Softball continues to aim higher coming off a historic season


Courtesy of UNCW Athletic Communications

Kelsey Bryan, left, attempts to tag a runner at second base in a UNC Wilmington softball game.

Collin Underwood, Staff Writer

Coming off a record-breaking season, the UNC Wilmington softball team looks to build on its 2017 campaign and produce on the field in 2018.

2017 saw the Seahawks set a school record in wins (35) and go to the postseason as an at-large bid into the NISC Tournament. The Seahawks’ season ended one game short of a regional final, but there was still victory in the defeat.

“We’re competitive to the very last pitch. We were in every game down the stretch from the CAA Tournament to the [NISC],” said UNCW coach Kristy Norton. “Having our girls understand now that the postseason is the most competitive atmosphere that you can play in as a college athlete, we can compete for a CAA championship.”

Norton’s sentiment was echoed by her senior leaders.

“Earlier in the year we sat that goal,” said pitcher Sarah Davis, referring to advancing to the postseason again in 2018. “We sat the goals to have more wins than we did last year and to go farther in the tournament than we did last year. Each day we’re practicing harder, and already knowing what it’s like when we get there helps a lot.”

Davis is also stepping into a larger role in the pitching rotation following the graduation of former ace Peyton Jordan.

“I just want to be a good leader on the field,” she said. “I want to take over role where every time I’m on the mound I know my team has my back and they know that I’m going to get the strikeouts and groundballs we need to get out of innings.”

Davis’s presence off the field is also being felt as she has assumed a mentoring role to younger pitchers on the staff.

“The younger pitchers come to me more now and we talk about what our goals are for a game,” said Davis. “My other teammates are looking to me to get the wins and talk to me about what we have to do each day to get there.”

Norton feels confident in the staff behind Davis but says she hasn’t ironed out a clear rotation to use yet for the season.

“We’re definitely going to pitch by committee now behind Sarah,” said Norton. “Whatever is best on that gameday versus that scouting report that we have. We’re going to put the best pitcher on the mound at that time.”

The sixth-year head coach hinted at a bigger a role for junior Laurel Koontz behind Davis as her playing time increases towards the end of the season. The Seahawks will also lean on junior Haley Lenderman, who Norton says improves every year, and sophomore Rylee Pate, who is still getting her feet wet after joining the team during the spring semester last season.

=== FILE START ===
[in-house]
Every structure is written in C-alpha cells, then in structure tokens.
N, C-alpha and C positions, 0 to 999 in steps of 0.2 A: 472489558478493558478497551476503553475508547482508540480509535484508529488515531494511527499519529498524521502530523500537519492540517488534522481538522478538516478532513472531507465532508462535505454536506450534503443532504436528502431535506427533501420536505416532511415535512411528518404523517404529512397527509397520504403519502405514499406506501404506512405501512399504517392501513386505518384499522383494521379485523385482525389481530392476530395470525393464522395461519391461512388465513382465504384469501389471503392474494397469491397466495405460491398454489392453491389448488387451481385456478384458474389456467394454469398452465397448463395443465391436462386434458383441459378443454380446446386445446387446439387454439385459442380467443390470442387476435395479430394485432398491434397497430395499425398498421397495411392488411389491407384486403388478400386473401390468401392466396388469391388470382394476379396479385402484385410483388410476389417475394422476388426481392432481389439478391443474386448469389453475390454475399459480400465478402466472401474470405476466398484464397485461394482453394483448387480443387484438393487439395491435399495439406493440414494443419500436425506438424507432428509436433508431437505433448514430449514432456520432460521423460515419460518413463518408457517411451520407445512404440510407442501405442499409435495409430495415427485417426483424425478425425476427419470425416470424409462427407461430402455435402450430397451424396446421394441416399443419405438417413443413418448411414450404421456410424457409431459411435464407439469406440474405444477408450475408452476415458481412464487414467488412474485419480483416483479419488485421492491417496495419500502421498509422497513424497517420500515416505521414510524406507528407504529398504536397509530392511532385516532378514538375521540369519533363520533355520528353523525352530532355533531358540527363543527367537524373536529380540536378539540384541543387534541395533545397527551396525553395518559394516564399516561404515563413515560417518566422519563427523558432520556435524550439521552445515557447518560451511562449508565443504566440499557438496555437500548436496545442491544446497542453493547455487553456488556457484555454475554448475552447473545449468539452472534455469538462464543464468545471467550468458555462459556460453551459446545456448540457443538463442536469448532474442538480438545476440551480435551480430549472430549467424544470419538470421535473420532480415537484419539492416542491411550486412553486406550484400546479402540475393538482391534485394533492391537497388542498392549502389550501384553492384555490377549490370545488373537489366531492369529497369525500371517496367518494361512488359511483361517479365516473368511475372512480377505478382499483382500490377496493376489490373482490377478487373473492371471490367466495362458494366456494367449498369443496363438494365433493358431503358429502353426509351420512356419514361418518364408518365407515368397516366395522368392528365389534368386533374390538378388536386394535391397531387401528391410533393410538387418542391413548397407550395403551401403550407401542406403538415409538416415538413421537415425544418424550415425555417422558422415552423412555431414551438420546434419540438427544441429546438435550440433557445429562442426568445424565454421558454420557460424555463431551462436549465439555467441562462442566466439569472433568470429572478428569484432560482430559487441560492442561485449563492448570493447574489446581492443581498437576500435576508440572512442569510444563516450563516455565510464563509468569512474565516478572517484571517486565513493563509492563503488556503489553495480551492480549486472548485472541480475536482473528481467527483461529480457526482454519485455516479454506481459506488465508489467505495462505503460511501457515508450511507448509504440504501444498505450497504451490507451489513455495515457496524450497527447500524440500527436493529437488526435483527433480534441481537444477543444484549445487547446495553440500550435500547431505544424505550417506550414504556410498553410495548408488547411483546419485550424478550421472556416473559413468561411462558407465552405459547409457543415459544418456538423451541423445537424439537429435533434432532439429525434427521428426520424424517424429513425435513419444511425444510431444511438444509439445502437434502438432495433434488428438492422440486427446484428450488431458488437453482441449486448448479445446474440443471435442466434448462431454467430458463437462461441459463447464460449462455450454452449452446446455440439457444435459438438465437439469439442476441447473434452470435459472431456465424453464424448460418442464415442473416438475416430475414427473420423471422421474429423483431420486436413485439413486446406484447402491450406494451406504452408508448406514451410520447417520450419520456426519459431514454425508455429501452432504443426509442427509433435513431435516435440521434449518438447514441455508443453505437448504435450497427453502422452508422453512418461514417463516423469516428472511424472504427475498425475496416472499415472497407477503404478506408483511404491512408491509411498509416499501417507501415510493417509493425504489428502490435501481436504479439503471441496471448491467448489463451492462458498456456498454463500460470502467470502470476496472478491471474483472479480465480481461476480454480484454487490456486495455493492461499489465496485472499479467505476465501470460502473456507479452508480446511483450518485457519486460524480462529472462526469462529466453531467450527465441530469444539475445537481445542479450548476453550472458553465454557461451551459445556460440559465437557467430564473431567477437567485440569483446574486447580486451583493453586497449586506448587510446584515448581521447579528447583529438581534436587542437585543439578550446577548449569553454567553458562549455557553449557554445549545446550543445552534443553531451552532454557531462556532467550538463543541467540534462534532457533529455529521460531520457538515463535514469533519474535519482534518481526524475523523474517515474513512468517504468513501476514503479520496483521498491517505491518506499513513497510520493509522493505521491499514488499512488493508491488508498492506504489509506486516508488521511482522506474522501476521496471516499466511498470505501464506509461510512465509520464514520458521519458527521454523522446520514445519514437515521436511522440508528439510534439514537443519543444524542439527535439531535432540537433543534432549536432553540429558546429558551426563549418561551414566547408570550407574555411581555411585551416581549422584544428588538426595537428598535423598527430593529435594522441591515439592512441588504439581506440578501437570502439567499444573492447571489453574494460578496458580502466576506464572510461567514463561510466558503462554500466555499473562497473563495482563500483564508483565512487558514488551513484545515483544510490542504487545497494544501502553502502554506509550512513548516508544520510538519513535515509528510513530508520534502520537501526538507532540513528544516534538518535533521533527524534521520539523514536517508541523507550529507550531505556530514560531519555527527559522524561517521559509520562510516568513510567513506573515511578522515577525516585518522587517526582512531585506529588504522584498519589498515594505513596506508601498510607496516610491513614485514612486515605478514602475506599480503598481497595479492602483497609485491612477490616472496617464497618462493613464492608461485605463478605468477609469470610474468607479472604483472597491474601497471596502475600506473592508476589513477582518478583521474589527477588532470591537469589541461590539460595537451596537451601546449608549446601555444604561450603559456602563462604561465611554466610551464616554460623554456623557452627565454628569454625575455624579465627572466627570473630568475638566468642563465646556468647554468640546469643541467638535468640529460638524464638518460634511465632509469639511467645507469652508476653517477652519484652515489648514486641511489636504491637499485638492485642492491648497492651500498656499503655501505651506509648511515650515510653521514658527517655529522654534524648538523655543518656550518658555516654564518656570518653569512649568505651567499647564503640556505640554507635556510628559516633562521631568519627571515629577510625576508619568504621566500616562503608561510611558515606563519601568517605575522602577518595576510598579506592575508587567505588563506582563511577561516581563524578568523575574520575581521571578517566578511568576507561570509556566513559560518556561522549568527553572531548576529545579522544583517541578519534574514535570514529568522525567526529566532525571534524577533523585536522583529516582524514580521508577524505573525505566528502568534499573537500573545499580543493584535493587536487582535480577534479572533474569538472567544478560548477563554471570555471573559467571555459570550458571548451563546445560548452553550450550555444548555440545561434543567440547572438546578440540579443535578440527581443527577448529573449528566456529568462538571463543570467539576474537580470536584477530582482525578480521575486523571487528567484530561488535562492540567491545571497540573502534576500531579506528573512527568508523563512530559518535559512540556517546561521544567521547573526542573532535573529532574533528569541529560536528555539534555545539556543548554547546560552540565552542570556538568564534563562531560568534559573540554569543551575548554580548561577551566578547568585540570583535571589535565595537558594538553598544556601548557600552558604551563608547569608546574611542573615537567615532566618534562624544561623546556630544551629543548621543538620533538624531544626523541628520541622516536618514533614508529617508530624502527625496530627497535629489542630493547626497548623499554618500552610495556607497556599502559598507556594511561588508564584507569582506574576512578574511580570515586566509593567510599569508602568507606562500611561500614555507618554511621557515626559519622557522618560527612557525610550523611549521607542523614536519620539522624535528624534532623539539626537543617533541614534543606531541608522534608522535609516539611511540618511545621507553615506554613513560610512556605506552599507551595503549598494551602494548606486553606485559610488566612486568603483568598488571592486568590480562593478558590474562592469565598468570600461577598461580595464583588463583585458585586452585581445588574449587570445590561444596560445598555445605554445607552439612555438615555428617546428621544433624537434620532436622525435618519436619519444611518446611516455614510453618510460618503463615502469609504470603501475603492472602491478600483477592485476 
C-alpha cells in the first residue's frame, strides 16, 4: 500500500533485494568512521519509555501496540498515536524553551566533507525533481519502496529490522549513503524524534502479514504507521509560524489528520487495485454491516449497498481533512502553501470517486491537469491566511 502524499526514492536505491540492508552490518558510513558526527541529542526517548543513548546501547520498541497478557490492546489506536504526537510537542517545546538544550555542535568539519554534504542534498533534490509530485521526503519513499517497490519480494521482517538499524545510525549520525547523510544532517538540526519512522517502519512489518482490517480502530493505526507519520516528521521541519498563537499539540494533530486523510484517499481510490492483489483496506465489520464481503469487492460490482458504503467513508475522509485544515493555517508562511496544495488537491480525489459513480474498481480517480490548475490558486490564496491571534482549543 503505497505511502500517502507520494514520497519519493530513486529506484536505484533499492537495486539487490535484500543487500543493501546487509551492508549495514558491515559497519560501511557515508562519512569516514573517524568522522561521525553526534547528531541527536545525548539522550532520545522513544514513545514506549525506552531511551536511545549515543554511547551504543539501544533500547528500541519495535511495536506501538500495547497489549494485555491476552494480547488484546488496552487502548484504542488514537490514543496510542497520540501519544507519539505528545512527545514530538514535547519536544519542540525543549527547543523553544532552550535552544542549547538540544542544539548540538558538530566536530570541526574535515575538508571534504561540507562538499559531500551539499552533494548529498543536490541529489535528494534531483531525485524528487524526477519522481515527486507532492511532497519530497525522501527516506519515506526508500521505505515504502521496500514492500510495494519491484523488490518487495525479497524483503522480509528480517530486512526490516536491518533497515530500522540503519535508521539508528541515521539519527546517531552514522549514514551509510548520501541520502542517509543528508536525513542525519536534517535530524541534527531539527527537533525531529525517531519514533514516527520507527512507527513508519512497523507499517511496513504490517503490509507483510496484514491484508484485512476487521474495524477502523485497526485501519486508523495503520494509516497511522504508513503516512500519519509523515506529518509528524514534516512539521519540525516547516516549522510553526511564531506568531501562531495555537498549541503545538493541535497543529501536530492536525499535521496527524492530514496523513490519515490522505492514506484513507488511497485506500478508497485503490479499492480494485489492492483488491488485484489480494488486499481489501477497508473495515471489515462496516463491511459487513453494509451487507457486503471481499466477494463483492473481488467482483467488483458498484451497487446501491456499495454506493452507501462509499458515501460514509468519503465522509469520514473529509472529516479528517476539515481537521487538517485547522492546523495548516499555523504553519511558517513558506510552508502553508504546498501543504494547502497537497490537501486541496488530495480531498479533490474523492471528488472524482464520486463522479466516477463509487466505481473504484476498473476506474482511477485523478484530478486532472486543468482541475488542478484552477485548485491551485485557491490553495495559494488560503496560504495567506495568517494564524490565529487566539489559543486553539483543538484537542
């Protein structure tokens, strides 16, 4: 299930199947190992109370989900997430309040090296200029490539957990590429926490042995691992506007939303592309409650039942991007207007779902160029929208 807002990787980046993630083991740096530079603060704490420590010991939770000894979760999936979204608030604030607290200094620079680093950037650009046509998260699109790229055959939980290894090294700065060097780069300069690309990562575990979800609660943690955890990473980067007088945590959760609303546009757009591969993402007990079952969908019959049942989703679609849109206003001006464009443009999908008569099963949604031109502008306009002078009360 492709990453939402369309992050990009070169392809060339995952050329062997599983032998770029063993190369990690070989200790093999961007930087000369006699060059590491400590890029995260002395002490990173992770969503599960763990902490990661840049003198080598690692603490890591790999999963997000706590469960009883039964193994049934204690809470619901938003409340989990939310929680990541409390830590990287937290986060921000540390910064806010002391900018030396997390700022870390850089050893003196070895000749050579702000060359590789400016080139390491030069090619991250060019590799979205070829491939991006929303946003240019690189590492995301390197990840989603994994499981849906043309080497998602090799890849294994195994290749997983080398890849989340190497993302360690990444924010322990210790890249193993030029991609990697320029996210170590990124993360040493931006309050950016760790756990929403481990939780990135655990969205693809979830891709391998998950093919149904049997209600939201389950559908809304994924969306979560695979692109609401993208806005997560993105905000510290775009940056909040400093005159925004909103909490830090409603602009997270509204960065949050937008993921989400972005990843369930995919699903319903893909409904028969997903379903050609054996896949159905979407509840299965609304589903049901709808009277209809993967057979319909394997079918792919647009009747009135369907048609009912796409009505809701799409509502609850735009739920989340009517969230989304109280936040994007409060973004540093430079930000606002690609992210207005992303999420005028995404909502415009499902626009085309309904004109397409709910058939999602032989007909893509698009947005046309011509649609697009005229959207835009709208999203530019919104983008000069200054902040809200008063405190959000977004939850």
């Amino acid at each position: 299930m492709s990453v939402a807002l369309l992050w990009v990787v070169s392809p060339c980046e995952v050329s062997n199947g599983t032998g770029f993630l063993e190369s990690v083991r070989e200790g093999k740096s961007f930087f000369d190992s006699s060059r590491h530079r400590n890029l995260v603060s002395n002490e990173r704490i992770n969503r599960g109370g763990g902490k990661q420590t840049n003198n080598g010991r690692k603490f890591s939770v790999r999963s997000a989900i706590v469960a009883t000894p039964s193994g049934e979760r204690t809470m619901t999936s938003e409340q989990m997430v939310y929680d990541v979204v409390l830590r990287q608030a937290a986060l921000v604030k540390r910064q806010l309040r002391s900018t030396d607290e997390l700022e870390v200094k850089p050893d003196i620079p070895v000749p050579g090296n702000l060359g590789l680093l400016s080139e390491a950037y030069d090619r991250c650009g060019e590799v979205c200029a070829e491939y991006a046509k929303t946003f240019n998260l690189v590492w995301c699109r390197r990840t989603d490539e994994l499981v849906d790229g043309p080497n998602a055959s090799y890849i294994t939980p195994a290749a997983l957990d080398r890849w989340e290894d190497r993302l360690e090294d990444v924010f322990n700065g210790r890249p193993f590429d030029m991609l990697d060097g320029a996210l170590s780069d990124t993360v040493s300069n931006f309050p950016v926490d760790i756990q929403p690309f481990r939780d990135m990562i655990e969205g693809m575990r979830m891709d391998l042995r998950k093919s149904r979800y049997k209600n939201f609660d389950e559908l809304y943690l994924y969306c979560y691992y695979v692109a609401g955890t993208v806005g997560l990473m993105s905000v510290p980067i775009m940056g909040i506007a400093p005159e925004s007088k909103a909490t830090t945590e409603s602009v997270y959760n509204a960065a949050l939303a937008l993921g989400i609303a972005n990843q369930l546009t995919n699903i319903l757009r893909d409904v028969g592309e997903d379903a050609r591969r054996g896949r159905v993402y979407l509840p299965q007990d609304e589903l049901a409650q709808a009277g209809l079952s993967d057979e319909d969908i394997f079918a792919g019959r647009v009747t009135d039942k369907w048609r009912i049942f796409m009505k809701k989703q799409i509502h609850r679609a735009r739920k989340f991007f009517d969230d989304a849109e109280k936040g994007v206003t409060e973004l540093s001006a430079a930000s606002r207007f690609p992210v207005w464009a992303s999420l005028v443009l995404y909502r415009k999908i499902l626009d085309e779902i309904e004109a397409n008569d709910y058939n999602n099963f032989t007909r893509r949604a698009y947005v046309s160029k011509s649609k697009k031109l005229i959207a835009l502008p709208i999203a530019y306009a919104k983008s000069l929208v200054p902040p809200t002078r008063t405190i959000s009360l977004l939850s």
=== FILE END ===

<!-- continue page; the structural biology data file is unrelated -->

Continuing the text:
Like Davis, senior infielder Kelsey Bryan is also assuming a larger role on and off the field, as the Seahawks look to replace three seniors from their lineup a year ago.

“I think I have to stay within myself and bring the others up to the level of play that we lost,” said Bryan. “The holes and second base and centerfield were filled quickly and the players coming indefinitely stepped up their level of play to fill those spots.”

Early in the 2018 campaign, the Seahawks will take on three “power five” conference teams in Auburn, North Carolina State, and North Carolina.

“It’s another learning opportunity that we get in being on the field with those big schools,” said Bryan.

Bryan added that seeing how those big schools work and how the Seahawks compete with them will be a gauge used throughout the season in preparation for postseason play.

Norton says that her team will approach those big games with the mentality that anybody can beat anybody in today’s softball landscape.

“I guess you could say we’ll try to approach it with the underdog mentality, that anything can happen,” she said. “I think that goes from team one all the way down to team 298. Anyone can beat anyone at any given time as long as you put in the effort, time and energy to prepare for your opponent.”

The annual preseason rankings for the CAA, as voted by the media, predicted the Seahawks to finish fourth behind reigning champions James Madison, Hofstra, and College of Charleston, respectively.

Norton believes that there are some qualities her team possesses that media wasn’t able to take into consideration.

“We have an incredibly athletic team,” she said. “The amount of speed we have the best we’ve had since I’ve been in Wilmington. Other teams won’t see that until we get on the field with them.”

The team’s mentality has changed their approach to game days.

“The thing that is most important about our group of girls this year is that they’ve learned to play the game with a schoolyard mentality,” said Norton. “It’s like a playground for them. Instead of having a certain script or a policy or guideline, they just react to the speed of the ball.”

The Seahawks open their season on Feb. 16 in Charlotte as participants in the Charlotte First Pitch Classic.

Staff Writer Collin Underwood can be found on Twitter @tweetnUnderWood. Any tips or suggestion should be forwarded via email to [email protected]For video updates from The Seahawk, subscribe to our YouTube channel.